Sunday, March 27, 2011

Are Energy Drinks Dangerous to Your Health?

Are Energy Drinks Dangerous to Your Health? Article from Men's Health by David Zinczenko with Matt Goulding

It’s one of the greatest marketing tricks in the history of beverages: Turning a can of obesity-inducing sugar water into the coolest product in the supermarket. Here’s how it’s done.

1. Give your can of sugar water a hip-sounding name, like Monster, Rockstar, or Amp.

2. Promise that the product will do something exciting to your body, like boosting your energy and alertness, so you, too, can be a rock star — or at least stay up as late as one.

3. Make your product sound slightly dangerous. Anything will sound cooler when grown-ups hate it: Dr. Oz calls energy drinks “addictive” and “unhealthy.” Other experts point to thousands of caffeine overdoses among young people 19 and under.

But all the hoopla surrounding energy drinks is just hysteria, right? Sure, drinking them by the six-pack isn’t a good idea, but in moderation, a single can of cold, tangy, eyeball-popping energy fuel can’t be bad for you . . .

Or can it?

Well, the truth is that while you can call a product RockStar, a more accurate name for some of their drinks might be Fat Roadie. Because while massive doses of energy drinks are obviously dangerous, adding even a single can a day of some of them to your liquid intake could cause more than 29 pounds of weight gain in a year! Below, I’ve outlined some of the worst energy drinks, and some much saner alternatives. Making these simple swaps could be the difference between Lady Gaga, and Lady Gargantua. comment:  Men's Health is missing the point here.  It's not the weight gain that makes them dangerous.  It what is does to your health in the form of spiking your blood sugar, causing your pancreas to produce insulin to remove the blood sugar, and leading you down the road to adult onset diabetes.  Check out this great website on diabetes:

5-Hour Energy (1.93-oz bottle)
4 calories
0 g sugars
Caffeine: 135 mg

What’s really in 5-Hour Energy? Wouldn’t you like to know! The company claims the product is packed with a variety of vitamins and other compounds that promote energy, but when Consumer Reports recently requested a copy of the supporting research, the company balked. Here’s a golden rule of food and drink: If the company selling the product won’t put its money where its mouth is, don’t put their product where your mouth is. Bottom line: The only proven ingredient in this bottle is caffeine, and one bottle contains about as much as a cup of coffee. You know what costs much less, contains loads of natural antioxidants, and also has as much caffeine as a cup of coffee? You guessed it, a cup of coffee. No energy drink on the planet is more reliable.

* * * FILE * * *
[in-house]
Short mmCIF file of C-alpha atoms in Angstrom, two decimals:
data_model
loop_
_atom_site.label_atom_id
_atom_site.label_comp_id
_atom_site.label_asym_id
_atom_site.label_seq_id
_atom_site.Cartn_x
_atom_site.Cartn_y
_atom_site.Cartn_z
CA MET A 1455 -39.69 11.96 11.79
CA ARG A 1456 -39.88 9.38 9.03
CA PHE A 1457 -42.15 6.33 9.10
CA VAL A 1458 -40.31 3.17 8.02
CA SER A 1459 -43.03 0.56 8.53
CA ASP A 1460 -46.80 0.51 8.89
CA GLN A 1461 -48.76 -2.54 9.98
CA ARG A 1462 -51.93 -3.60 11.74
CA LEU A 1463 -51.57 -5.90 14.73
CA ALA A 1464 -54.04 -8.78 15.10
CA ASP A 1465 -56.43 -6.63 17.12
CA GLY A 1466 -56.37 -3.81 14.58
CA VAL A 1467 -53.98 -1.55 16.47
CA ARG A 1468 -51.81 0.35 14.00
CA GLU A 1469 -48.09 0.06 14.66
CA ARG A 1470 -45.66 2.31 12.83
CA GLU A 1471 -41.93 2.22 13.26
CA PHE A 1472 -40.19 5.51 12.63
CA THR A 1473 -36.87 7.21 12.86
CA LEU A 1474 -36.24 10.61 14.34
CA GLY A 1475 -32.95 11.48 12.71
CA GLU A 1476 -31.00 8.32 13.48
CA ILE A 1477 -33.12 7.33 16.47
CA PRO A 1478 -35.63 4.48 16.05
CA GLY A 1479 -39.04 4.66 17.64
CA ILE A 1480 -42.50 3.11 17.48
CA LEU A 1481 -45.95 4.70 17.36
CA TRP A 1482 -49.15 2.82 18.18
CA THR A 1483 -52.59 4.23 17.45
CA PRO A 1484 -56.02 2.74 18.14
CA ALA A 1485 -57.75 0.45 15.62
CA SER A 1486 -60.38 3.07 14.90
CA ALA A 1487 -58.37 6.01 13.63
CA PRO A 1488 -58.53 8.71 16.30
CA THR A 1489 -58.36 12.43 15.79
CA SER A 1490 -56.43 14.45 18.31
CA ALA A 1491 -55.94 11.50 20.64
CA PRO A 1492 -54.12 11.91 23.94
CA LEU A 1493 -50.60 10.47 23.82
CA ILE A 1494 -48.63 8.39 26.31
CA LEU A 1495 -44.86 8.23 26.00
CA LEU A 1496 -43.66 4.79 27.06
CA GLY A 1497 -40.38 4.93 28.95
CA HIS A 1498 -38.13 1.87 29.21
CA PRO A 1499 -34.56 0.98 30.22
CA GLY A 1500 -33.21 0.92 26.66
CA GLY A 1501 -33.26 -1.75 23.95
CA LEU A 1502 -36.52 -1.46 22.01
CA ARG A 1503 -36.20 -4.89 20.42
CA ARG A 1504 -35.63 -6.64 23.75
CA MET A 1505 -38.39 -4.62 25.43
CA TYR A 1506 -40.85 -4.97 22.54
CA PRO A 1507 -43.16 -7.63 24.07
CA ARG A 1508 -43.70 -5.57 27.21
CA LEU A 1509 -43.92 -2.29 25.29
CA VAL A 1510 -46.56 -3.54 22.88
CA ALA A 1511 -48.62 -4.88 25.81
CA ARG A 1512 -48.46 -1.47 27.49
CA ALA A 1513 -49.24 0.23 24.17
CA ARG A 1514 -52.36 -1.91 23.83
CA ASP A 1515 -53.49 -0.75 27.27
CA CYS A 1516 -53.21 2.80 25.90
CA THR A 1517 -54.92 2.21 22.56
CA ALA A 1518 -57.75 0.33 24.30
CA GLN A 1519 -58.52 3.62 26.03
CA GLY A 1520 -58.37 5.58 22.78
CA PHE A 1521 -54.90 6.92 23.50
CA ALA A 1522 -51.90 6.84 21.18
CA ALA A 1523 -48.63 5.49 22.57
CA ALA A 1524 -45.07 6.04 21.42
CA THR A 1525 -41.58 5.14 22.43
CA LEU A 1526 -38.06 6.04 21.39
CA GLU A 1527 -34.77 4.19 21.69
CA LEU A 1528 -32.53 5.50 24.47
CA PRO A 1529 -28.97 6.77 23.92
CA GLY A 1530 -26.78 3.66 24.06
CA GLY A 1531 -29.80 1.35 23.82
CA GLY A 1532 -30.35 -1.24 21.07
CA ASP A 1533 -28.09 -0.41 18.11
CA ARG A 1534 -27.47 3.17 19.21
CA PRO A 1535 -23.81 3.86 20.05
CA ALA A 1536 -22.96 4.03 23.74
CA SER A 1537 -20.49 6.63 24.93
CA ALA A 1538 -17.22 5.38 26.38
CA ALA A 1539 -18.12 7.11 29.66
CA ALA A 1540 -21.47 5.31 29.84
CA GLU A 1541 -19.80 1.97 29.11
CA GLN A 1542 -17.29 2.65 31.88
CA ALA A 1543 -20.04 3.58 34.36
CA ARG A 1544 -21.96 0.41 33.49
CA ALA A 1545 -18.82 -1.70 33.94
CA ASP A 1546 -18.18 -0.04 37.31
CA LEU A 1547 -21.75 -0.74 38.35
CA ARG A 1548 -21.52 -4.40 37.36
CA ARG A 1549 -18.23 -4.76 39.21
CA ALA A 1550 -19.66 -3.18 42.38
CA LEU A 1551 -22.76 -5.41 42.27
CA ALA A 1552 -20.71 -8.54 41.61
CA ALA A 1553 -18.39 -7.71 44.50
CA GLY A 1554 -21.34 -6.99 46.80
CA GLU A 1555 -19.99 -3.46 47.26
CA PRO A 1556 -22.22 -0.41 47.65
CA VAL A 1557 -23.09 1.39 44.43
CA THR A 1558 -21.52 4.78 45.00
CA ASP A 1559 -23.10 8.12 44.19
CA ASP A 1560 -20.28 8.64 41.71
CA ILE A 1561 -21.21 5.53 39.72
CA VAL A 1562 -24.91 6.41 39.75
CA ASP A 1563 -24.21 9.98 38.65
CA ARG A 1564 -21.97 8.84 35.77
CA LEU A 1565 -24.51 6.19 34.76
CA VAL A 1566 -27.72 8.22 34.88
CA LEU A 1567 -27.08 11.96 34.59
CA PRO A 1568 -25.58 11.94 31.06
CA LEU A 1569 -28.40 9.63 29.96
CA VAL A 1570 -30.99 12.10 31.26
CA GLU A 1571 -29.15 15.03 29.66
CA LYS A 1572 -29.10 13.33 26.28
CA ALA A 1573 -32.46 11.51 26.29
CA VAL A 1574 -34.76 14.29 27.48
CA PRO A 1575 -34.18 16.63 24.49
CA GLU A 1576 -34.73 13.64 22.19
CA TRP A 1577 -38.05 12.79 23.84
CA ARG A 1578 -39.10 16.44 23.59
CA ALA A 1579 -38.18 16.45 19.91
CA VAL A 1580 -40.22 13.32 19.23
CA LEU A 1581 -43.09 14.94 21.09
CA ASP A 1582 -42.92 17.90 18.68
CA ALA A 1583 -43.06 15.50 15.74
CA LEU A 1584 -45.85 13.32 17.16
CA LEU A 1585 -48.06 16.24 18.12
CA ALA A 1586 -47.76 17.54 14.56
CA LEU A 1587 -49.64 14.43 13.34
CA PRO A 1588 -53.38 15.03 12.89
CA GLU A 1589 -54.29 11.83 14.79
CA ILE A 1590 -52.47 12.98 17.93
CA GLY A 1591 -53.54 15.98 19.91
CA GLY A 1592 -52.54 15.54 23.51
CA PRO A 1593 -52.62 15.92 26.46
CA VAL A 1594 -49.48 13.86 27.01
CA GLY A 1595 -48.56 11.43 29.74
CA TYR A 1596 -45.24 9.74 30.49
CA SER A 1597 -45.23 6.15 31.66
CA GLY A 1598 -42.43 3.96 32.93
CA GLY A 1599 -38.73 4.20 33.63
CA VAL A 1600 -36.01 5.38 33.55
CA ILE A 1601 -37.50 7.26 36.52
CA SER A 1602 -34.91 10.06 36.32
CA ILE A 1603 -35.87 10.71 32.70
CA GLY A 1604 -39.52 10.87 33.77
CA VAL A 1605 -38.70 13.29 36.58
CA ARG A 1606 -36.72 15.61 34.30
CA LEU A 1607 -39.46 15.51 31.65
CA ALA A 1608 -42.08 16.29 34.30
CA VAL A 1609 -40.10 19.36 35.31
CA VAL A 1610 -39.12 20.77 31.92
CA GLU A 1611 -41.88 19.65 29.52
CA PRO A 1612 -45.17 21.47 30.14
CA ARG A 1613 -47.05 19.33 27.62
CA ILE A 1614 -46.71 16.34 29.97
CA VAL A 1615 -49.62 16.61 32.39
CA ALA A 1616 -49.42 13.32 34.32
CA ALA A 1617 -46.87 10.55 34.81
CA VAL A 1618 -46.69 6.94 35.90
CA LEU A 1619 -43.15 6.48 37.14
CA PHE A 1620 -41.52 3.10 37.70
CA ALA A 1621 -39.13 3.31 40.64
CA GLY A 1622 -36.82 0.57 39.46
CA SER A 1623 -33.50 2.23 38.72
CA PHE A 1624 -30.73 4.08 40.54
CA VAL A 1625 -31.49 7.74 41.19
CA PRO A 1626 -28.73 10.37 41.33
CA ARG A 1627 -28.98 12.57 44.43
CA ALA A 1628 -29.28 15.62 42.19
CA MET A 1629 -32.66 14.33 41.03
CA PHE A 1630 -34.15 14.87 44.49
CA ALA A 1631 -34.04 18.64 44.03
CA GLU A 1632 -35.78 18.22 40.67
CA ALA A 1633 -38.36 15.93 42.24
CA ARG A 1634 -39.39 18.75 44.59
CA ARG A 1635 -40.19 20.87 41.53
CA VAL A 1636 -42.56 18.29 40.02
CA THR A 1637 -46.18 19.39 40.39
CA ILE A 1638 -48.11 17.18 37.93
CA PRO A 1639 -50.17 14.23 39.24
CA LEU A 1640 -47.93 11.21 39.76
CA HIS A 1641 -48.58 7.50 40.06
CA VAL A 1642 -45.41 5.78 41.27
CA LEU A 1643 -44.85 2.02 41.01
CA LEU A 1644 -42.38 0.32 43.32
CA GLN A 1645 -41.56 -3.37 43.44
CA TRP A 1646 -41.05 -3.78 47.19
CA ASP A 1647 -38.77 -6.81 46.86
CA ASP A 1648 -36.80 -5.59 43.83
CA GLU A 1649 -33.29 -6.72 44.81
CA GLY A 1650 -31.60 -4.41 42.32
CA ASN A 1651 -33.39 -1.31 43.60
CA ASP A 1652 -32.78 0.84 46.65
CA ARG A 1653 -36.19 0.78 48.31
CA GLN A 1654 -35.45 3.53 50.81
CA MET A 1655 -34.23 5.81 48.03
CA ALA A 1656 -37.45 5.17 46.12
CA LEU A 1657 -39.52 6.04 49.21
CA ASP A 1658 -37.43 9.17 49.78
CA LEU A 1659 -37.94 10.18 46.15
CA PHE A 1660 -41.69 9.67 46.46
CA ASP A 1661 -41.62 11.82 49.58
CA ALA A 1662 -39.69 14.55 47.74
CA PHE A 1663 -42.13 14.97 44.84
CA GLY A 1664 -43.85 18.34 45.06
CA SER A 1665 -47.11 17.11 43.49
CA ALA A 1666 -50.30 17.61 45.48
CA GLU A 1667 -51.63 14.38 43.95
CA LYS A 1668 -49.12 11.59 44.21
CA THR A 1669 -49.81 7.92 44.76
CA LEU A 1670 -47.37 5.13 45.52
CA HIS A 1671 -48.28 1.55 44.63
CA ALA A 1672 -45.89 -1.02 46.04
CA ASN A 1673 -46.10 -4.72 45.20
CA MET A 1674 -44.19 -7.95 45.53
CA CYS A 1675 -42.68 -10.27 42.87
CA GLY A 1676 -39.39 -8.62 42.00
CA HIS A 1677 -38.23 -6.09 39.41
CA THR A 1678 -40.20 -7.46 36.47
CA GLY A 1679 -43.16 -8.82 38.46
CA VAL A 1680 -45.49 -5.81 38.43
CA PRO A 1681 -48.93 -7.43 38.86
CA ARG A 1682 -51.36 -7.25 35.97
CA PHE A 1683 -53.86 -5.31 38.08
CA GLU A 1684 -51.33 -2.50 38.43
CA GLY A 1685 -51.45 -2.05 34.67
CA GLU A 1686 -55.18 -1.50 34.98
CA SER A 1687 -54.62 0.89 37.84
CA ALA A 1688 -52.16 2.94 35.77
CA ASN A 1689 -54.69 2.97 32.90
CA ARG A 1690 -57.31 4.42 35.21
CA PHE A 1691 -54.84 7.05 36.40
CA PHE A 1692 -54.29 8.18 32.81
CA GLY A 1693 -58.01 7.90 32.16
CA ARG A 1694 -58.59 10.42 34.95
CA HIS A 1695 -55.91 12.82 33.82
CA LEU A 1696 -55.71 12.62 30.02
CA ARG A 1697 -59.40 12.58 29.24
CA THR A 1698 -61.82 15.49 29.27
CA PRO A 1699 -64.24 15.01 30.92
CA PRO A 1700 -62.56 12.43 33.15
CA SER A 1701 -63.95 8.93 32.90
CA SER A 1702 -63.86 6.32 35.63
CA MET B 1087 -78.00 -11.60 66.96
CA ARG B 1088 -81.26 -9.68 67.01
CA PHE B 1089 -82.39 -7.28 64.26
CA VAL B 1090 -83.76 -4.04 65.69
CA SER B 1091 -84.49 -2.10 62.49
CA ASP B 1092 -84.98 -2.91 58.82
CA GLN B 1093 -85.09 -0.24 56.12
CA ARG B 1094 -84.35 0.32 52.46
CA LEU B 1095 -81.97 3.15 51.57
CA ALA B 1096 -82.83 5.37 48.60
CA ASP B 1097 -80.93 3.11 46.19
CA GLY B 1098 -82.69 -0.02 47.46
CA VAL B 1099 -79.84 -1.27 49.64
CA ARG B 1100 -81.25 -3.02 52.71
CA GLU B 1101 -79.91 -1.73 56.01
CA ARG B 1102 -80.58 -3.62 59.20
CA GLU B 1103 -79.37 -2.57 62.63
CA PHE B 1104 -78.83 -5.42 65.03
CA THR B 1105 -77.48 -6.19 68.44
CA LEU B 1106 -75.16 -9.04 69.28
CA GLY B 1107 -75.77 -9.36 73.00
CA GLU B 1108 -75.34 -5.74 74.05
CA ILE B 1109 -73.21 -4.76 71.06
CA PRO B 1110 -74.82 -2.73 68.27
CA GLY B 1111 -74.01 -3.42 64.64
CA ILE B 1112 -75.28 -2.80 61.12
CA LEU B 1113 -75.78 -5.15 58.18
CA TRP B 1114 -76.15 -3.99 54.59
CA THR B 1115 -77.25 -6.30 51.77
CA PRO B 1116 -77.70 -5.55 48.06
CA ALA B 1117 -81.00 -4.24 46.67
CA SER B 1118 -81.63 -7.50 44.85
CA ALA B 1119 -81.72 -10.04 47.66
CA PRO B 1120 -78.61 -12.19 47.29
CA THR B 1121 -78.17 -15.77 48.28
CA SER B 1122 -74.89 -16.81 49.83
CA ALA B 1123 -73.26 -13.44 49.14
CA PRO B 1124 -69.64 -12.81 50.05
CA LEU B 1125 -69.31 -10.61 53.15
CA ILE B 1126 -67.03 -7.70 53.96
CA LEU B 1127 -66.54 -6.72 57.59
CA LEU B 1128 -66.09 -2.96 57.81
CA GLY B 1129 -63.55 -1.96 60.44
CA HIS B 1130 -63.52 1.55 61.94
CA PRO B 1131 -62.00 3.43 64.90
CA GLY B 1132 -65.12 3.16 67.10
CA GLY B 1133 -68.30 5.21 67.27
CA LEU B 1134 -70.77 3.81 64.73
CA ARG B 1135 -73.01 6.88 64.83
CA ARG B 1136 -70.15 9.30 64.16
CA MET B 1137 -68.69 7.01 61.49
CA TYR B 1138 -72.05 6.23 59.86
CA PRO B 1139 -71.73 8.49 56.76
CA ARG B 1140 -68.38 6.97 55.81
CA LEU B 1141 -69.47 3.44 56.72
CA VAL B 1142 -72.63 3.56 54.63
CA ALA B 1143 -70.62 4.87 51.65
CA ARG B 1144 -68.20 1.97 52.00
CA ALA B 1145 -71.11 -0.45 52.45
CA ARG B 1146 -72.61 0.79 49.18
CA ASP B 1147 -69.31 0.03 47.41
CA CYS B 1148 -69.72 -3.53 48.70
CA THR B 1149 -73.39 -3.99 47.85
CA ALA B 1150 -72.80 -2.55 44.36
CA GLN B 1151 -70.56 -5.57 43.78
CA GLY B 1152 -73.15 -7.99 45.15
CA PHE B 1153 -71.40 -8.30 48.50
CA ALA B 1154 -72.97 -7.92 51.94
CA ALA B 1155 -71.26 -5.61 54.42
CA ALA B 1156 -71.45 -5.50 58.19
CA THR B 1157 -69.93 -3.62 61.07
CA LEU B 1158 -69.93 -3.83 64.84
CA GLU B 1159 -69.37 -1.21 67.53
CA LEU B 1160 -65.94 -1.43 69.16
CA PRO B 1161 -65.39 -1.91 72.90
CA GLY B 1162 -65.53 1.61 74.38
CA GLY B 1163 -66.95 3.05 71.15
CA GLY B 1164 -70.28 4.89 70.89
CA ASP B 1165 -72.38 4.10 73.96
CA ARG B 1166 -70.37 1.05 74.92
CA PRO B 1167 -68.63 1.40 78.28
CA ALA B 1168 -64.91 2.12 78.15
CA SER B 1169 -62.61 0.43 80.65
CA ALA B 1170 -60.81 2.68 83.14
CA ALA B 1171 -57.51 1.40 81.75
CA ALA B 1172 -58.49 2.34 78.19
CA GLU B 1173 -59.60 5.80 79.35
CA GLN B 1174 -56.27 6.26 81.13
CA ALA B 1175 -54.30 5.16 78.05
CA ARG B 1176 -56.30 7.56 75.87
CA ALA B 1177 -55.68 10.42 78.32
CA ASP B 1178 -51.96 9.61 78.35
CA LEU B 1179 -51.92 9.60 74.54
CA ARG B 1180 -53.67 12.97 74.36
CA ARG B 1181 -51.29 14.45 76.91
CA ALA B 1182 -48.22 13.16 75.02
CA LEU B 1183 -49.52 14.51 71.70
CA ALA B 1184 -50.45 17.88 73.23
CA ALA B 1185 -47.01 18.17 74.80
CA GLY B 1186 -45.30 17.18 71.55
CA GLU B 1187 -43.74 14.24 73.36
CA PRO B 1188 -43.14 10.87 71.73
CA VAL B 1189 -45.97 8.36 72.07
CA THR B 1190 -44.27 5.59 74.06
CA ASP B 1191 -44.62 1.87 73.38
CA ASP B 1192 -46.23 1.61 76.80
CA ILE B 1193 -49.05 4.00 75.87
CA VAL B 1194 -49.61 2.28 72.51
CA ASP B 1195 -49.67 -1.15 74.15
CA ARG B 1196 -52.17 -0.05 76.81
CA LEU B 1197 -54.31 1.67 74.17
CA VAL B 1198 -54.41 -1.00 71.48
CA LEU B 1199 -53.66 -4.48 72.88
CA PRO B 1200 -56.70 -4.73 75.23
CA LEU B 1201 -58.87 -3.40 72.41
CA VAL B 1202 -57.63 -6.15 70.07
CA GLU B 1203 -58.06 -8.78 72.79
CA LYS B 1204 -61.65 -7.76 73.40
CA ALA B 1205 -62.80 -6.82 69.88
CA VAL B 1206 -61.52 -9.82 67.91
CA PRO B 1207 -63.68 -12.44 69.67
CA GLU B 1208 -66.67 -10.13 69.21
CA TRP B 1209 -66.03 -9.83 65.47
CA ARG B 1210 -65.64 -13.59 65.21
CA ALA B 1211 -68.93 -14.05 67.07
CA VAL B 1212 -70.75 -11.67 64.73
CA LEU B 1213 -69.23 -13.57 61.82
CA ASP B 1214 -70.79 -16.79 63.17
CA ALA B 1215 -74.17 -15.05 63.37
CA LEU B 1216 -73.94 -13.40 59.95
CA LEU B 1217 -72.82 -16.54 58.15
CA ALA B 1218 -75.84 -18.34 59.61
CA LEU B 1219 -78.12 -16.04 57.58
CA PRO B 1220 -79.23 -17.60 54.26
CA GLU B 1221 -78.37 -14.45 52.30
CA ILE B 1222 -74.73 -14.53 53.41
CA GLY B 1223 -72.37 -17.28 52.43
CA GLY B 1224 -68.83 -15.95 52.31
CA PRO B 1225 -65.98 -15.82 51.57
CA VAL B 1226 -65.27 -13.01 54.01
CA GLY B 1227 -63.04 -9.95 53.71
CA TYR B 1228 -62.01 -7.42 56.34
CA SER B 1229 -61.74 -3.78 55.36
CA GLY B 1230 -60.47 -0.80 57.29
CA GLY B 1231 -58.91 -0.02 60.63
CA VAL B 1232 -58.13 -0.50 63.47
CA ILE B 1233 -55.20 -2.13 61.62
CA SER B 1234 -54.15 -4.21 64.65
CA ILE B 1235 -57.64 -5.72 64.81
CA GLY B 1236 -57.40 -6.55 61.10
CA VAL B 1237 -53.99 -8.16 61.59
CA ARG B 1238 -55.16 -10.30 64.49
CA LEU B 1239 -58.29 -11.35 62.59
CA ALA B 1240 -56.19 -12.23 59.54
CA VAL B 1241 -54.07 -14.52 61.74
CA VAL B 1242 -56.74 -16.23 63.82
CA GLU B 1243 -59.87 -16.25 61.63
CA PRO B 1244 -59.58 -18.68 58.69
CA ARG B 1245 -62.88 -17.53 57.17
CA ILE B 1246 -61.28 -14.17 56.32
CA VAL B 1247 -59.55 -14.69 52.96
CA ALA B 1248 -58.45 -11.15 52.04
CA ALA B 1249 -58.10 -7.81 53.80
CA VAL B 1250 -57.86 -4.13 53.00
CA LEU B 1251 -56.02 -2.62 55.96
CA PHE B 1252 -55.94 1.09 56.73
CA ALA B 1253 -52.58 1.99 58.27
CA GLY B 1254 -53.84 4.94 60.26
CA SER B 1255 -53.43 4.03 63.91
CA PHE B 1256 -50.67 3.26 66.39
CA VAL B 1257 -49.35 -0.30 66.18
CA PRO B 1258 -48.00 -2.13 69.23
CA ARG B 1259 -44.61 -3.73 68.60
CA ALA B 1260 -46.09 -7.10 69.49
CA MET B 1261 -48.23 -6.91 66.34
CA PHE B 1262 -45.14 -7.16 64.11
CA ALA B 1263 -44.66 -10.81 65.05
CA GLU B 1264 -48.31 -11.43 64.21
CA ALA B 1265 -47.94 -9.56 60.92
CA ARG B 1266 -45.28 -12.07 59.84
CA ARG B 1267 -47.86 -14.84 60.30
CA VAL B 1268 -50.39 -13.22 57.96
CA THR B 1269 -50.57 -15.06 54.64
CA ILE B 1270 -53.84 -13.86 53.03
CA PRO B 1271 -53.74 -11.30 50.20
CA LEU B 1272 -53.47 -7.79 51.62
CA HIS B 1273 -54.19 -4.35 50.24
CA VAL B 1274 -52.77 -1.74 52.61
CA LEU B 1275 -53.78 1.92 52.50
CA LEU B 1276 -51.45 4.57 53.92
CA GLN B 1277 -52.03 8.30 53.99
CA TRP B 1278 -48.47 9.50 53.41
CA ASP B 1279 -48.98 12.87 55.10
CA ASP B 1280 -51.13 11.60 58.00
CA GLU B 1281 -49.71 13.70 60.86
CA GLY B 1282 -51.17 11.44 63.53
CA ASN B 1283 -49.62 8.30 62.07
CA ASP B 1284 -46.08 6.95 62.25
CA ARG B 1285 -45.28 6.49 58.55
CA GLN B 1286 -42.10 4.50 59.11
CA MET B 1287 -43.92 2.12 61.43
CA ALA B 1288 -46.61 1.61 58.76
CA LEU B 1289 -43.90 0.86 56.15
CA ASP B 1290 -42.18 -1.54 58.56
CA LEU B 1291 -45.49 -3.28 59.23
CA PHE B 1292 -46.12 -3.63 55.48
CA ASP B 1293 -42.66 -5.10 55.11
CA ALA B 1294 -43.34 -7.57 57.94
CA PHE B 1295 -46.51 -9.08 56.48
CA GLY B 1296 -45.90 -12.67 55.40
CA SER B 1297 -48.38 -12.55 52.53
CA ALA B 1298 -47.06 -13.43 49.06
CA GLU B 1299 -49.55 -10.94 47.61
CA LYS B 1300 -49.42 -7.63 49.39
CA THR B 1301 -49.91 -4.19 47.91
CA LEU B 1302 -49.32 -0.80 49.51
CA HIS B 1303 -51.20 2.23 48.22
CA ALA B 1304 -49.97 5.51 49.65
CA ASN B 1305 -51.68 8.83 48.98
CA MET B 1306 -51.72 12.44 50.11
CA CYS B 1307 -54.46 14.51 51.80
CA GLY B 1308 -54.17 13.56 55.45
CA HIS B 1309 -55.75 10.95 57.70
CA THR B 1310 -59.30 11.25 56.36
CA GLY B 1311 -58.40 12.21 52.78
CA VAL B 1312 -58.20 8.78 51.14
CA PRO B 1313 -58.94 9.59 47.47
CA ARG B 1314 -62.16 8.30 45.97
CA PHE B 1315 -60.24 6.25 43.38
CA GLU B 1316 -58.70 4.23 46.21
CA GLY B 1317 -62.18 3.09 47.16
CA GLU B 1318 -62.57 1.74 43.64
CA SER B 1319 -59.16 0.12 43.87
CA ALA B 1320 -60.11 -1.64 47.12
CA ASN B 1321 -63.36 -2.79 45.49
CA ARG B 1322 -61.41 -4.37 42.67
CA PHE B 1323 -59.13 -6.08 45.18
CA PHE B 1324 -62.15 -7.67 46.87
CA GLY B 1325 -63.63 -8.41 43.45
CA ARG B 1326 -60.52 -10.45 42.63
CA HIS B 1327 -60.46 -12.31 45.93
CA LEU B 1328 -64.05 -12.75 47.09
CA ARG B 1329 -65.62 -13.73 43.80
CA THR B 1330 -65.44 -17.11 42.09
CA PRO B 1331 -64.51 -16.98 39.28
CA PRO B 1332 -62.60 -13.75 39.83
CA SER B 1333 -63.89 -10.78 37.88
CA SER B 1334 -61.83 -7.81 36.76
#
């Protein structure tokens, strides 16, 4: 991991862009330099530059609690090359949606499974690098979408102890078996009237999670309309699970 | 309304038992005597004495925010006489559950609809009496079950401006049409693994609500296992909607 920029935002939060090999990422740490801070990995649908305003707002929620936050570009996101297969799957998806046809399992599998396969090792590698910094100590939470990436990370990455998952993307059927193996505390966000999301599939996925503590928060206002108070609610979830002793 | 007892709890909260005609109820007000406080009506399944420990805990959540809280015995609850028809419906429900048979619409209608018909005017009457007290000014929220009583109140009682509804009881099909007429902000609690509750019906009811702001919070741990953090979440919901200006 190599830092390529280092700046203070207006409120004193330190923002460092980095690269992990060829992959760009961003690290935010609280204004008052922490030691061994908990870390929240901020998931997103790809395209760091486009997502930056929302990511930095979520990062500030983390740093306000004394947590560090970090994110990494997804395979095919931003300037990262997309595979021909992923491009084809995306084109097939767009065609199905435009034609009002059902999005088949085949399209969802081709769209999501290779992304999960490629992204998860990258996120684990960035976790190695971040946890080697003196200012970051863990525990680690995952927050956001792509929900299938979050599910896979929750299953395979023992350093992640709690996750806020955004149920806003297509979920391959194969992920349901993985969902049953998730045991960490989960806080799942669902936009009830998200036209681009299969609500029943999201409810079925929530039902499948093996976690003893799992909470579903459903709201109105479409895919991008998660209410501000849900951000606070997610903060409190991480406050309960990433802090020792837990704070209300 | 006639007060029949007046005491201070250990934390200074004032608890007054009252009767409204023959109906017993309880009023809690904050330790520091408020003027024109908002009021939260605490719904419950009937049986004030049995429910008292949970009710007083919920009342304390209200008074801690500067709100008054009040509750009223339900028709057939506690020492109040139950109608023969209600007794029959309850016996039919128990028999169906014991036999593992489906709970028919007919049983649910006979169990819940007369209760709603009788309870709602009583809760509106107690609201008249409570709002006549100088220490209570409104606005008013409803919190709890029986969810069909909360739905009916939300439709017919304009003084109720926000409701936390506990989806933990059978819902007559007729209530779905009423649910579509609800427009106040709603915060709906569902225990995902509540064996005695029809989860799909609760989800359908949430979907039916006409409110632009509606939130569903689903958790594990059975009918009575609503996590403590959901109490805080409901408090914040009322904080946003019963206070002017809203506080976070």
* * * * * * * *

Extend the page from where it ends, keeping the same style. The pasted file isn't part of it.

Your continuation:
Redline Power Rush (2.5-oz bottle)
0 calories
0 g sugars
Caffeine: 326 mg

This is what happens when the companies that produce energy shots go to war with one another (7 hours of energy? Really?). Sipping this tiny bottle is the caffeine equivalent of gulping down about three cups of coffee, which is probably why the company's website warns minors not to drink it. Oh, and for those of us with family histories of high blood pressure, enlarged prostates, glaucoma, or any one of six other ailments, we need to consult a physician before use. The company also recommends you drink only half a bottle, but who's going to drink one-half of 2.5 ounces? That's like packing an Oreo in your kid's lunch and telling her to eat only one bite.

Amp Energy (16-oz can)
220 calories
58 g sugars
Caffeine: 142 mg

No energy drink exposes the blurred line between energy and soda better than Amp. It is, after all, an offshoot of Mountain Dew. The difference is it’s shot through with more caffeine and all the dubious additives that give energy drinks their questionable energy appeal. But the problem with this can is the same problem that afflicts every other soda on the market—sugar. Guzzling this thing fills your stomach with 14 spoonfuls of sugar.

Clif Razz Energy Gel Shot (32 g package)
100 calories
12 g sugars
Caffeine: 0 mg

Be wary of any “energy” shot that comes in gel form. These packages are specifically formulated to replenish sugar stores to overworked muscles during bouts of high-intensity training. That’s great if you’re running a 10K, but it you’re not doing some serious athletics, expect it to go straight to your thighs, butt, and belly. For a more sustainable—and less fattening—form of energy, opt for green tea.

Starbucks Coffee Frappuccino (13.7-oz bottle)
290 calories
4.5 g fat (3 g saturated)
46 g sugars
Caffeine: 108 mg

I’m not Rockstar's biggest fan, but they do a lot of things right, like this healthier alternative to Starbucks. Do you know how much whole milk you’d have to pour into your coffee to reach the 290 calories in this Starbucks bottle? Nearly two cups. Or how about this for comparison: This Vanilla Frappuccino has more calories than either a Snickers bar or a Wendy’s Jr. Cheeseburger, plus it has more sugar than two scoops of Haagen-Dazs Crème Brulèe ice cream.

Vault Red Blitz (20-oz bottle)
290 calories
78 g sugars
Caffeine: 115 mg

And here it is, the biggest loser in the battle of the energy drinks. Vault packs in more sugar than any other energy drink on the market. In terms of sheer calories, Starbucks Coffee Frappuccino fares just as bad, but even it can’t claim to have more sugar than 3½ Hershey’s Milk Chocolate bars. If you’re looking for the daily energy beverage most likely to give you diabetes, this might be it.

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